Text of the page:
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Fantasy matchup would be unreal

By Gary Washburn
Globe Staff / June 1, 2010

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The Celtics have won nine of 11 NBA Finals against the Lakers, making this not so much a rivalry as a domination.

In the golden era of fantasy sports, when all-time teams can be pitted against each other via video screens, the Globe decided to match the 15 top Celtics and Lakers from those 11 Finals to see who would win a seven-game series.

That’s Bob Cousy vs. Magic Johnson. Bill Russell vs. Kareem Abdul-Jabbar. Paul Pierce vs. Elgin Baylor. And before we begin, this is just players who faced the Lakers or Celtics in a Finals, so that leaves out Dave Cowens for the Celtics and Shaquille O’Neal for the Lakers.

And these are the best 15 overall players from those 11 series, meaning position was ignored. The “rosters’’ are mostly made up of guards and forwards, given the lack of great centers besides Russell, Wilt Chamberlain, Abdul-Jabbar, and Robert Parish.

Here are the starting fives for each team:

Celtics: Cousy, John Havlicek, Larry Bird, Kevin McHale, and Russell.

Lakers: Magic, Jerry West, Kobe Bryant, Baylor, and Abdul-Jabbar.

For the Celtics, there could be some debate as to whether Pierce could replace Havlicek or Kevin Garnett could step in for McHale. Havlicek was inducted into the Hall of Fame in 1984, scored more than 26,000 points, and won all five Finals against the Lakers. While Pierce is a Celtics great and has one Finals victory over the Lakers, Havlicek has better credentials at this point.

McHale and Garnett are closer. They were equally talented in their prime and McHale actually traded Garnett to the Celtics as a general manager, so maybe he should get the nod on that alone. Since McHale was a lifelong Celtic and helped win three titles, we gave the nod to him.

The most pressing question about the Lakers was Abdul-Jabbar or Chamberlain, and Kareem won for two reasons: he beat the Celtics in two Finals and was a more productive player during those Finals. Chamberlain infamously asked out of Game 7 of the 1969 championship series against the Celtics and an angry Butch Van Breda Kolff did not put the big man back in the game. So on this team, he is relegated to the bench.

After further examination, the Celtics’ bench on this fantasy Finals team is a lot deeper than the Lakers’. Not only would you have several members from those storied Celtics teams of the ’60s, the Big Three also could come off the bench, as well as Dennis Johnson and Parish.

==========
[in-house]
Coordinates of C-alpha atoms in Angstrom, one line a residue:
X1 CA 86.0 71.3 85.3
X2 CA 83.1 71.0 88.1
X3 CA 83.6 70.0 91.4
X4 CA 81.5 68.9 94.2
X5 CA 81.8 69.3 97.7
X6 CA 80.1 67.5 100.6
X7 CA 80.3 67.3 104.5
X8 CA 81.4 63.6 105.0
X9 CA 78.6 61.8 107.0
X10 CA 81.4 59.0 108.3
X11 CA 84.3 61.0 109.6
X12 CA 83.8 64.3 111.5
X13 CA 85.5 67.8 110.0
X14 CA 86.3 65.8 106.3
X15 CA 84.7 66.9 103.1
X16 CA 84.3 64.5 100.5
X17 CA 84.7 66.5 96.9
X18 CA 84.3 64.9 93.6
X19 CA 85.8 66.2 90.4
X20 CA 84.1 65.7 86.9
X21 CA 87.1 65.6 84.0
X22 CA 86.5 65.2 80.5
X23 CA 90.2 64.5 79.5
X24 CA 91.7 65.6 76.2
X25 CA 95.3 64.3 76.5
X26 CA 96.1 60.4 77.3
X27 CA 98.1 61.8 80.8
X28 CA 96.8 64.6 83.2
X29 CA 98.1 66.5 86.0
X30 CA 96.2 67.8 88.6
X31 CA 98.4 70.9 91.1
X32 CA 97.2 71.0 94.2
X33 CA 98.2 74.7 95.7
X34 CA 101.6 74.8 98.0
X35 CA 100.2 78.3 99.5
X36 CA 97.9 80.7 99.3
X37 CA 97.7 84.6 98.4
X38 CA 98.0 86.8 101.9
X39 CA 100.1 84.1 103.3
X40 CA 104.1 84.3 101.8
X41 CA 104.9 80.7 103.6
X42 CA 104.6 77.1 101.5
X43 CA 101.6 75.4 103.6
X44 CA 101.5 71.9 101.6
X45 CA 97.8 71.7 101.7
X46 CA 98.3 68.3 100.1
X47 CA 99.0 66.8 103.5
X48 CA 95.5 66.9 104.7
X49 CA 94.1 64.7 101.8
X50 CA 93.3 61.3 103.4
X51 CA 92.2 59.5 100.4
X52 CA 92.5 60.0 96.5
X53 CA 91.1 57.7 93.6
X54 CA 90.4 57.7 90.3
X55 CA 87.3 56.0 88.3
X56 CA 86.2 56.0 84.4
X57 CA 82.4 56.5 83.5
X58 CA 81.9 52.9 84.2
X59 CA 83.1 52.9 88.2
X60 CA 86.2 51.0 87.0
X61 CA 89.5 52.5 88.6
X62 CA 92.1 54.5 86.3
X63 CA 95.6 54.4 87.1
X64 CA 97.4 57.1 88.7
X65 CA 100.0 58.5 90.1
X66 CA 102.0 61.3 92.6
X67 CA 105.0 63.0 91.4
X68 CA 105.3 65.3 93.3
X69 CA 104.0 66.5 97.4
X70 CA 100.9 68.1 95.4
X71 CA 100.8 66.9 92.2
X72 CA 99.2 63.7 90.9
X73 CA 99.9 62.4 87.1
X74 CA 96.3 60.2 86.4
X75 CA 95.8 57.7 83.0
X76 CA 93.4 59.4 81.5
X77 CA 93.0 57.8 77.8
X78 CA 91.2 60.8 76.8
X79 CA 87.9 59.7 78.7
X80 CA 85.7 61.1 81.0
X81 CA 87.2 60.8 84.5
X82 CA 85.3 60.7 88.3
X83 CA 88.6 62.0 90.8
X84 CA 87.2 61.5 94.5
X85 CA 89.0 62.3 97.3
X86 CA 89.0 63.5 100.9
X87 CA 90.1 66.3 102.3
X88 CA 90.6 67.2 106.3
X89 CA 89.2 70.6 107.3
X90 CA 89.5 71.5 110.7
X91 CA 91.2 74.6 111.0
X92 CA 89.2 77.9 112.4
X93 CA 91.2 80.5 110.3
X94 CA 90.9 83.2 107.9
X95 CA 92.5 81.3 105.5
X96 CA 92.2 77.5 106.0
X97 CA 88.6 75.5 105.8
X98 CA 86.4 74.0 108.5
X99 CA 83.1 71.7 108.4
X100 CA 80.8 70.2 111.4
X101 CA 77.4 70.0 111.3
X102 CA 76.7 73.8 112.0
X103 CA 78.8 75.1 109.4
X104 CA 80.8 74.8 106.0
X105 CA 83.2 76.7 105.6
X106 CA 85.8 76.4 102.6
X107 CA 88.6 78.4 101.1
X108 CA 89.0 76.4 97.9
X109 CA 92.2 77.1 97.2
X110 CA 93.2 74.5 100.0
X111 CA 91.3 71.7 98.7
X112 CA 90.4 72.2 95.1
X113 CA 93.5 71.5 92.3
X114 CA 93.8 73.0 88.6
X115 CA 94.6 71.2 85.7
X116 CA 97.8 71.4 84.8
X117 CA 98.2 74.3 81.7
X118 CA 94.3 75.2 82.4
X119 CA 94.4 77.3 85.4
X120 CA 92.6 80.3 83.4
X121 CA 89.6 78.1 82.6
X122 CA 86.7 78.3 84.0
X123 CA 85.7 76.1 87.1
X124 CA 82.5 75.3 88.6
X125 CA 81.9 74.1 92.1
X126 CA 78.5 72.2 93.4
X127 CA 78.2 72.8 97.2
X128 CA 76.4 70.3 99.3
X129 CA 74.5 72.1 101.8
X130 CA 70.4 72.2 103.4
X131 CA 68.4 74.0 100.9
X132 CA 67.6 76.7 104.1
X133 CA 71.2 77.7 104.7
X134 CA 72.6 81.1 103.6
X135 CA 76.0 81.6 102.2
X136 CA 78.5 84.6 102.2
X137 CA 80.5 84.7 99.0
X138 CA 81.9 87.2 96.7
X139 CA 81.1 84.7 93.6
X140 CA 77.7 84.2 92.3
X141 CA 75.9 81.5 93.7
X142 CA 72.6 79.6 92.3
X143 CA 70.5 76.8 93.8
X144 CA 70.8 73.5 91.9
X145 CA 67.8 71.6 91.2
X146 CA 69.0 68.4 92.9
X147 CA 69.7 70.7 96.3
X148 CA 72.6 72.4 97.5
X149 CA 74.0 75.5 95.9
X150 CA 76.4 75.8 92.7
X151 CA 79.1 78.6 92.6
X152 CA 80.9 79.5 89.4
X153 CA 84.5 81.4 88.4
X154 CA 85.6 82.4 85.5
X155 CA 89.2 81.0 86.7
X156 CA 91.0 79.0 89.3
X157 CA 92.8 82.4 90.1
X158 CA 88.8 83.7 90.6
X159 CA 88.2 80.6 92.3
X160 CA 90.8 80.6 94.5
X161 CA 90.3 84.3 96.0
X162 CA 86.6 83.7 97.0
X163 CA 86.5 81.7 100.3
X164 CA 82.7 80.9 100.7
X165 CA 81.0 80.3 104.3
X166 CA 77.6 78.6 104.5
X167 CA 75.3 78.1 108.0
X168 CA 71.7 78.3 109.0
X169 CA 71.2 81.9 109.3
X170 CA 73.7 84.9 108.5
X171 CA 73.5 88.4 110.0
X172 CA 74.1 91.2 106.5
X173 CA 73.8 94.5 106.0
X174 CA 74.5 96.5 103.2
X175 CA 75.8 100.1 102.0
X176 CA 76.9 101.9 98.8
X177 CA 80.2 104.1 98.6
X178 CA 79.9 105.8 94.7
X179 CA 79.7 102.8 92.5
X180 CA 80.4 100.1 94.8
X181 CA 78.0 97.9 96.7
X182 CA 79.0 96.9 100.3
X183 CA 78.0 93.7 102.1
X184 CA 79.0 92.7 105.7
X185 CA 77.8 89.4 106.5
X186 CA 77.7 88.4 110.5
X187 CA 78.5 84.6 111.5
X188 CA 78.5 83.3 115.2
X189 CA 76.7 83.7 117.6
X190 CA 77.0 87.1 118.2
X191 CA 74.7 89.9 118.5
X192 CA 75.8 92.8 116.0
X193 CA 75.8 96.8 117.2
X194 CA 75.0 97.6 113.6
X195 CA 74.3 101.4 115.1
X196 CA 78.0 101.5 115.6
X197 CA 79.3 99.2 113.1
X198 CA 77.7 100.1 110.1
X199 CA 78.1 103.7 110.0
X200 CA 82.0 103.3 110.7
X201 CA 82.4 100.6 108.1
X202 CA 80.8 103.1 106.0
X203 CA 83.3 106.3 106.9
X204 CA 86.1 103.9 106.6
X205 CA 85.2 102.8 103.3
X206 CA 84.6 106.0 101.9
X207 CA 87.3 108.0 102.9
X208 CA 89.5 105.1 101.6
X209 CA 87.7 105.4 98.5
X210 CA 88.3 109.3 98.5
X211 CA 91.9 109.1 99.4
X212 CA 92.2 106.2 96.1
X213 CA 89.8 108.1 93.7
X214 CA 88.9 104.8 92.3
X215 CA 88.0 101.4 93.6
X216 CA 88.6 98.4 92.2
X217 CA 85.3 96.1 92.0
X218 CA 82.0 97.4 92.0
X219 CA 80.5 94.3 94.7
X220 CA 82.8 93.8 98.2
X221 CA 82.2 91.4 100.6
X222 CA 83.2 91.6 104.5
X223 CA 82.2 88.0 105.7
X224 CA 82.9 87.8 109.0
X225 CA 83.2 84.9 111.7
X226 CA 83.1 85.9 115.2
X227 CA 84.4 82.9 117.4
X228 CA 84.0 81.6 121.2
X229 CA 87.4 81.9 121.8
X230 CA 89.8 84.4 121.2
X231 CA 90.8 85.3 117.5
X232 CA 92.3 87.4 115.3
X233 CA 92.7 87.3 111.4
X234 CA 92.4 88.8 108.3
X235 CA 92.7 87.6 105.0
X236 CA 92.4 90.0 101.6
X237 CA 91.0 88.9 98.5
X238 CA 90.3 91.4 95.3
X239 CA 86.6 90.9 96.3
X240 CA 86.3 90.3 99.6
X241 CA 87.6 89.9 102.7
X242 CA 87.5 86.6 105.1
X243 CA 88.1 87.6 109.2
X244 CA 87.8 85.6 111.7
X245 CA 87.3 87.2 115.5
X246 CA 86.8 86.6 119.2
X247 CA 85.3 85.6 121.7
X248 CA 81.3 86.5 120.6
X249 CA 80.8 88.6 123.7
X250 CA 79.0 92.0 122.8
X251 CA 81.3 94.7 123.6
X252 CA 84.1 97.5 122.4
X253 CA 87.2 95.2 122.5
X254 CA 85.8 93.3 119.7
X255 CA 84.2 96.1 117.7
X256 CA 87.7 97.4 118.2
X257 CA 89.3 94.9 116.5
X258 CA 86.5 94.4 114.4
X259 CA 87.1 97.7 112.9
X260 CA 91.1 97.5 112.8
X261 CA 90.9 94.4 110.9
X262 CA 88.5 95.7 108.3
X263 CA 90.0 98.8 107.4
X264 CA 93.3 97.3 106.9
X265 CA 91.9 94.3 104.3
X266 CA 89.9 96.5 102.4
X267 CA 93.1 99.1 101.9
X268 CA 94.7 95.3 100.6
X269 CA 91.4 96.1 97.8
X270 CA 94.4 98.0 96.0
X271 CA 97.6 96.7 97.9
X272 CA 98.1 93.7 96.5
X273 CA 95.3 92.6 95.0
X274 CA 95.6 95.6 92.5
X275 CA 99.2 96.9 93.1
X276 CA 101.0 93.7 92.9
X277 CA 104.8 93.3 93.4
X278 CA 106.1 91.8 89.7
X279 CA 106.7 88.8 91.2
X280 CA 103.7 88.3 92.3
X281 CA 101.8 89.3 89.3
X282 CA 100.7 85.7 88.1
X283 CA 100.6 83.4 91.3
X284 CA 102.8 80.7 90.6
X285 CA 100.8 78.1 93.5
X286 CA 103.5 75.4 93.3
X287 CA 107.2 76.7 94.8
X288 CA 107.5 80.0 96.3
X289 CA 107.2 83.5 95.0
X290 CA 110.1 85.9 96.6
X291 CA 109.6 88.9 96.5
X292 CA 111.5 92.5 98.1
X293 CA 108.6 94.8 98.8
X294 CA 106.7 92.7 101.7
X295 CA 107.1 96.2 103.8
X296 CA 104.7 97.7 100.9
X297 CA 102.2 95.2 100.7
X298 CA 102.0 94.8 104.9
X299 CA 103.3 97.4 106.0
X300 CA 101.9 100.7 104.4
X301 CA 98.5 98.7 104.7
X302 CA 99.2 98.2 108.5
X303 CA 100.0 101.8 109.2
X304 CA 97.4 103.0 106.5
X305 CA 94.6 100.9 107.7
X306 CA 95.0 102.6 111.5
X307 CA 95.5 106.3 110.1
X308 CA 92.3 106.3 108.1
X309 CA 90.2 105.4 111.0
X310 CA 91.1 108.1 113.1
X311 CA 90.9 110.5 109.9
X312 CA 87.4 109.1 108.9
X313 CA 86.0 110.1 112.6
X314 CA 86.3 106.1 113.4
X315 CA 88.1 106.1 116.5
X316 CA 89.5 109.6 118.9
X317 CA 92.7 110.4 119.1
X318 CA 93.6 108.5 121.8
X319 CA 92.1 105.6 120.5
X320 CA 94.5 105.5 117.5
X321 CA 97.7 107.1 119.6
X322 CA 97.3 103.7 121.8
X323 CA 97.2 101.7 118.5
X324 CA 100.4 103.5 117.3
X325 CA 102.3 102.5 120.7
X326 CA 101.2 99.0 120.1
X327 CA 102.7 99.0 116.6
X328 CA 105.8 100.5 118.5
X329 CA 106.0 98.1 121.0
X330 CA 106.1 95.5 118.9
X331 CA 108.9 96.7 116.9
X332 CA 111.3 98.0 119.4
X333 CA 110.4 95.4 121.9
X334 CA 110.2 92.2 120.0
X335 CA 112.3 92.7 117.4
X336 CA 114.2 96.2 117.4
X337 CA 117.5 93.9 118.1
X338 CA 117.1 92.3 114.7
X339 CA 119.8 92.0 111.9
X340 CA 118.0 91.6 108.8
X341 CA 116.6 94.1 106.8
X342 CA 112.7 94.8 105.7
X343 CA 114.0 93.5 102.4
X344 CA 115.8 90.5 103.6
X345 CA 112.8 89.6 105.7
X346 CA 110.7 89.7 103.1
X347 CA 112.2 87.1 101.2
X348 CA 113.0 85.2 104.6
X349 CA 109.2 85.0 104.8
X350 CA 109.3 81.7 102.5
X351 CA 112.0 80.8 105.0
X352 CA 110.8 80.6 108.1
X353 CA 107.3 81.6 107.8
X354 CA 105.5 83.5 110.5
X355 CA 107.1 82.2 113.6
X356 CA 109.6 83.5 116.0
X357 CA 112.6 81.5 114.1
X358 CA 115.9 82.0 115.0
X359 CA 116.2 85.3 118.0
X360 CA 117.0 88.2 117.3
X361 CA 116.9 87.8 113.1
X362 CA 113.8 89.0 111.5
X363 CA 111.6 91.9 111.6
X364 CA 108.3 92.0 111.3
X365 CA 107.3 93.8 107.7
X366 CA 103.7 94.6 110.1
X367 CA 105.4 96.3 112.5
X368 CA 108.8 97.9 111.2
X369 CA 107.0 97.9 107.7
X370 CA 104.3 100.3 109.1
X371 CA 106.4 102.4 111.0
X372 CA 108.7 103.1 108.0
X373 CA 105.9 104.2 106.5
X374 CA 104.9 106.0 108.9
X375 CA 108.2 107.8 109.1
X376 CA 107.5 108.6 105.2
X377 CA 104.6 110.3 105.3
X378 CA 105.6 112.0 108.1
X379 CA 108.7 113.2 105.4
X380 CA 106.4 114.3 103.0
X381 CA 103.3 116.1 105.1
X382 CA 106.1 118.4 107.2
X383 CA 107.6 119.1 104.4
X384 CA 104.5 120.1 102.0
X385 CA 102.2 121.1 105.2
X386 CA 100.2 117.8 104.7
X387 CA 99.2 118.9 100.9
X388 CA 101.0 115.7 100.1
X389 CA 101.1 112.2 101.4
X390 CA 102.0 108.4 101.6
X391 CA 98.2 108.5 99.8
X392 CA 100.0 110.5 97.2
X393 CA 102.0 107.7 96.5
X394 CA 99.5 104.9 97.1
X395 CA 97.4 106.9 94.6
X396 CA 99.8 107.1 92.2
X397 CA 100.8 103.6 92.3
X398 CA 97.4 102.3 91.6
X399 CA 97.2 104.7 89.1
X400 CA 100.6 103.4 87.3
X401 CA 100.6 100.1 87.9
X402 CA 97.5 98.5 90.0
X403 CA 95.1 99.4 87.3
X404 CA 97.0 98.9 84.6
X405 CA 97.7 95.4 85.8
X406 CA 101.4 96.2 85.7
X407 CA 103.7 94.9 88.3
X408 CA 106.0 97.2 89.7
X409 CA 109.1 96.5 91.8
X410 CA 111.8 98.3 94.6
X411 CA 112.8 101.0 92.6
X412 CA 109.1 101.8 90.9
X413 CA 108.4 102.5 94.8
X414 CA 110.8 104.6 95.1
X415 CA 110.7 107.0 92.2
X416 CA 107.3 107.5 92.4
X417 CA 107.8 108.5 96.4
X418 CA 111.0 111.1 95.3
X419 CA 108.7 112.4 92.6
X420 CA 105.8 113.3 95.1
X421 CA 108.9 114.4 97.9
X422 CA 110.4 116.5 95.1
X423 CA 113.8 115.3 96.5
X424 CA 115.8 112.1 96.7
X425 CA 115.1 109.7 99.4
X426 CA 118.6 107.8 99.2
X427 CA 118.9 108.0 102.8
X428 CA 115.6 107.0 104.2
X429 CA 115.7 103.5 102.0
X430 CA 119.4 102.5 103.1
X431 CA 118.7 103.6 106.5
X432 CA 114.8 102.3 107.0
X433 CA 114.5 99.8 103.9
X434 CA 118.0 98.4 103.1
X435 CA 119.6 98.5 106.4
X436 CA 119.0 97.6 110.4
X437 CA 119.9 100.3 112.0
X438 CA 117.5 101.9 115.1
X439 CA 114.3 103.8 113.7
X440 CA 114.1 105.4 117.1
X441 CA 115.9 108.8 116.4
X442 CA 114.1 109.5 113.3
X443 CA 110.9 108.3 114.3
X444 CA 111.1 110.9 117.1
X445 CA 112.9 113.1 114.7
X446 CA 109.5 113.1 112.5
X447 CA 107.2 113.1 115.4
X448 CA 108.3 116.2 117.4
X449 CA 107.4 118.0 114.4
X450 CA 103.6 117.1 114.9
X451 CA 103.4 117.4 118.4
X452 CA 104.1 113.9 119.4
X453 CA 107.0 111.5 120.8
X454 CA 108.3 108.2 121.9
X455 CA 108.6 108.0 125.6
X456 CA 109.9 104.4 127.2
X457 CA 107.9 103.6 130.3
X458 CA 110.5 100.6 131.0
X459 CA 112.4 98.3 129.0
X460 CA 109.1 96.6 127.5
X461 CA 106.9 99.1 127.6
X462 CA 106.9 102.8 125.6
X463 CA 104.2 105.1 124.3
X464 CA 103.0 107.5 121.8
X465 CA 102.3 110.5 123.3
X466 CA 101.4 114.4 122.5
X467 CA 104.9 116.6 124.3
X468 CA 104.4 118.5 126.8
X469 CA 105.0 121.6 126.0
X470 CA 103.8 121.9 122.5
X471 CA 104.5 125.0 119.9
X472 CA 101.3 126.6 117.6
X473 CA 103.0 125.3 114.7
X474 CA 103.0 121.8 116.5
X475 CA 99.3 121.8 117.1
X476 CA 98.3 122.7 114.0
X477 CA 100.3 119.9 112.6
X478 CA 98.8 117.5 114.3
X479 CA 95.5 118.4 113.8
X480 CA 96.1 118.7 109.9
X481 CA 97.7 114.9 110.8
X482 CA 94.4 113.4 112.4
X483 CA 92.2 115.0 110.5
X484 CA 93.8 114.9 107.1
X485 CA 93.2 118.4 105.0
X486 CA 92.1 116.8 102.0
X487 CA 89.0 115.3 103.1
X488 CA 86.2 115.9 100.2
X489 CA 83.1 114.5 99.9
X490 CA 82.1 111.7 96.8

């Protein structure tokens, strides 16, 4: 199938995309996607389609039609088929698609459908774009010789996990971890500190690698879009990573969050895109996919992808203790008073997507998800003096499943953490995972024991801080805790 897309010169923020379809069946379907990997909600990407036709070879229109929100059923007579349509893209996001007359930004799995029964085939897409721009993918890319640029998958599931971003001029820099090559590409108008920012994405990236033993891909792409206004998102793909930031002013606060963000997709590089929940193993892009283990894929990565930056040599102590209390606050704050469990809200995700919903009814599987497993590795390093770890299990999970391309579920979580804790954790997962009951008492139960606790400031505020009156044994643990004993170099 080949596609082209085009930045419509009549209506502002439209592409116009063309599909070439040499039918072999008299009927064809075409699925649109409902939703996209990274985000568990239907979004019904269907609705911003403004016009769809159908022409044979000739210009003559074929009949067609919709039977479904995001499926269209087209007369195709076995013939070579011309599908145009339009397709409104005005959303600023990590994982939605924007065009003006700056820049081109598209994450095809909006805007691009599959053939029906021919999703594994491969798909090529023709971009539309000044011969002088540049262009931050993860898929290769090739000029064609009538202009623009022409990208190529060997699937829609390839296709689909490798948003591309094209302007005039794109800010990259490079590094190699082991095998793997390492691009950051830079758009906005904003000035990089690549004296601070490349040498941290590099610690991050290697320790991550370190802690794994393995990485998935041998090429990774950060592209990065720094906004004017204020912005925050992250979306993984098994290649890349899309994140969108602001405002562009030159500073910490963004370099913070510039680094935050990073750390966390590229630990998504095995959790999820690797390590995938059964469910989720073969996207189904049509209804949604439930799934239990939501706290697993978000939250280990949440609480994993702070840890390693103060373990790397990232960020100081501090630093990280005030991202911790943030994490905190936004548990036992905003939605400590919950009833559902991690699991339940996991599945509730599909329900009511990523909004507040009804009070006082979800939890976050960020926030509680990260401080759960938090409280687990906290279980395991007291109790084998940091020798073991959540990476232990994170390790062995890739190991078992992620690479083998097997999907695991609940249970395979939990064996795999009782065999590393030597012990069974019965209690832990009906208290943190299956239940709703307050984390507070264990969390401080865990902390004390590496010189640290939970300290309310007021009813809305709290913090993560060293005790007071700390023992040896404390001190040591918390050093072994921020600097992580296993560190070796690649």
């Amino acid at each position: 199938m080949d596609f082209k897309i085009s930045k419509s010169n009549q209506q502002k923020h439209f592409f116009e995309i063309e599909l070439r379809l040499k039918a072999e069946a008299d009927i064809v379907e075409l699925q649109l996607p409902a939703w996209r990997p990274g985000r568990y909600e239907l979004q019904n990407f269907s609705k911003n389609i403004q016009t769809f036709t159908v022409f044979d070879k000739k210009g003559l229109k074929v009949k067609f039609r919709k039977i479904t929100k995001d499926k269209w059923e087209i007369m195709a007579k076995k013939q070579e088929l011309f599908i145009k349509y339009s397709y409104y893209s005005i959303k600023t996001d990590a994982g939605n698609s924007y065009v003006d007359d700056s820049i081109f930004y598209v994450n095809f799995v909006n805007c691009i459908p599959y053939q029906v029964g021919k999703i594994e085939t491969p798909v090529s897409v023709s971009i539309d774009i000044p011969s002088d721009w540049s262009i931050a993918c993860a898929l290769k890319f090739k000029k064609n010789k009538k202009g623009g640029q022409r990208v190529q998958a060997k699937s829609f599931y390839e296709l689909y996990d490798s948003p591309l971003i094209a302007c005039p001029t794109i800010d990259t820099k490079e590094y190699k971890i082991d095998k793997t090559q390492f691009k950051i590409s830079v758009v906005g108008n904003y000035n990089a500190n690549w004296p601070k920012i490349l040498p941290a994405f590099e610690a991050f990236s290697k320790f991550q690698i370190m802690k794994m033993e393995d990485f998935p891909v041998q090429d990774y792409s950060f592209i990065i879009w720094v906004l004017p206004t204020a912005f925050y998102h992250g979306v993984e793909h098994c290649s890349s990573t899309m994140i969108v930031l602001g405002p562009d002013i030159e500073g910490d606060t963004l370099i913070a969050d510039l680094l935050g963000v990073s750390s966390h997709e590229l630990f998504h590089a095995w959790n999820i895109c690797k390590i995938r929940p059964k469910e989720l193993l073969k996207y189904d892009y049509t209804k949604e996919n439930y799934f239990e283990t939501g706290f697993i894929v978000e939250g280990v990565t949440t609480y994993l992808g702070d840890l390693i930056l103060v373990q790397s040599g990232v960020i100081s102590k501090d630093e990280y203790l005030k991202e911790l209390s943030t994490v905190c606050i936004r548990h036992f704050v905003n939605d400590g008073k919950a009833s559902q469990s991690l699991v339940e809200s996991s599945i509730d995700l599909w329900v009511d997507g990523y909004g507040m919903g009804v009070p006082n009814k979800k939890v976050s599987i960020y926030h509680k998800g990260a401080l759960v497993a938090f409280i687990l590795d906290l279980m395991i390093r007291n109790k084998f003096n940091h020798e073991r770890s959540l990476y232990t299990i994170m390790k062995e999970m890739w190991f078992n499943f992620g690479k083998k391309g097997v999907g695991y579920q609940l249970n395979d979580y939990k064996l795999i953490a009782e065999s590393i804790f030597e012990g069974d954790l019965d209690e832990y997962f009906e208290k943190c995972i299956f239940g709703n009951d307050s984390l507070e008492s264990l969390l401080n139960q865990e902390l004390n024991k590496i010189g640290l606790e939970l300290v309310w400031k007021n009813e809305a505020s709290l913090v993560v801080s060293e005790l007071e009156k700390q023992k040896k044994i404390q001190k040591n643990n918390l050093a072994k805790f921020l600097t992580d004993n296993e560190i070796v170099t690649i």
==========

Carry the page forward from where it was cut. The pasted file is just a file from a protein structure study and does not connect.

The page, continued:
There would be little drop-off when Cousy got tired because DJ could spell him. Garnett could be teamed with Russell and nobody would score inside. Pierce and Bird could be an unstoppable 3-4 scoring tandem, and Parish could come off the bench to give Russell a breather.

The Lakers would have to depend on their amazing starting five. The Celtics would be hard-pressed to stop West, Bryant, and Baylor at the same time. In fact, no NBA defense would be capable of containing those three. And Magic Johnson would have little trouble seeing over the defense for entry passes or running the break to give the ball to Bryant for a streaking layup or Baylor for one of his spinning jumpers.

And Russell retired a year before fans could determine whether he could block the sky hook. In the short time an aging Chamberlain played against Abdul-Jabbar, he was unable to do anything besides swipe in vain. While Russell would control the paint, block shots, and get rebounds, Abdul-Jabbar’s size (7 feet 2 inches) and the sky hook would prove to be major issues.

The Lakers would have a thin bench, but Michael Cooper would be an X-factor against Bird or Pierce. At 6-6, he would have the height and length to check Bird, who is two inches taller than Pierce. So both Celtics would have their troubles with Cooper.

The Celtics could go to their ’60s lineup off the bench with Tom Heinsohn and Don Nelson, along with Sam Jones and K.C. Jones to join Cousy, or 1981 Finals MVP Cedric Maxwell could come off the pine to spell Pierce or either Jones.

As for the Lakers, an aging but still effective Bob McAdoo could spell Bryant without a drop in scoring, but he might have trouble on defense, and Jamaal Wilkes could hit long-range jumpers while brushing his teeth, but by the time the Lakers faced the Celtics, he was more of a role player.

Current Lakers Lamar Odom and Pau Gasol would give the older Celtics some trouble with their athleticism and Derek Fisher could spell Magic. DJ’s defense could prevent Fisher from distributing but Fisher’s guile would make the matchup even.

Kurt Rambis and A.C. Green would give the Lakers toughness, but that would be offset by Garnett and Maxwell.

The Lakers likely would win the series if they only needed to play with their starting five. It’s hard to argue against a team of Magic, Kobe, Baylor, West, and Kareem.

But the Celtics would have more depth. Garnett off the bench is a menacing thought and Parish would flourish in limited playing time. Maxwell, the Joneses, Pierce, Ray Allen, Heinsohn, Nelson, and Johnson would be just too tough in a seven-game series.

The series would be close because Bryant and Baylor would have the ability to win games on their own, as would Magic.

But in a Game 7, with both teams exhausted, the Celtics would win with their talented reserves.

Celtics, four games to three.

Gary Washburn can be reached at gwashburn@globe.com.

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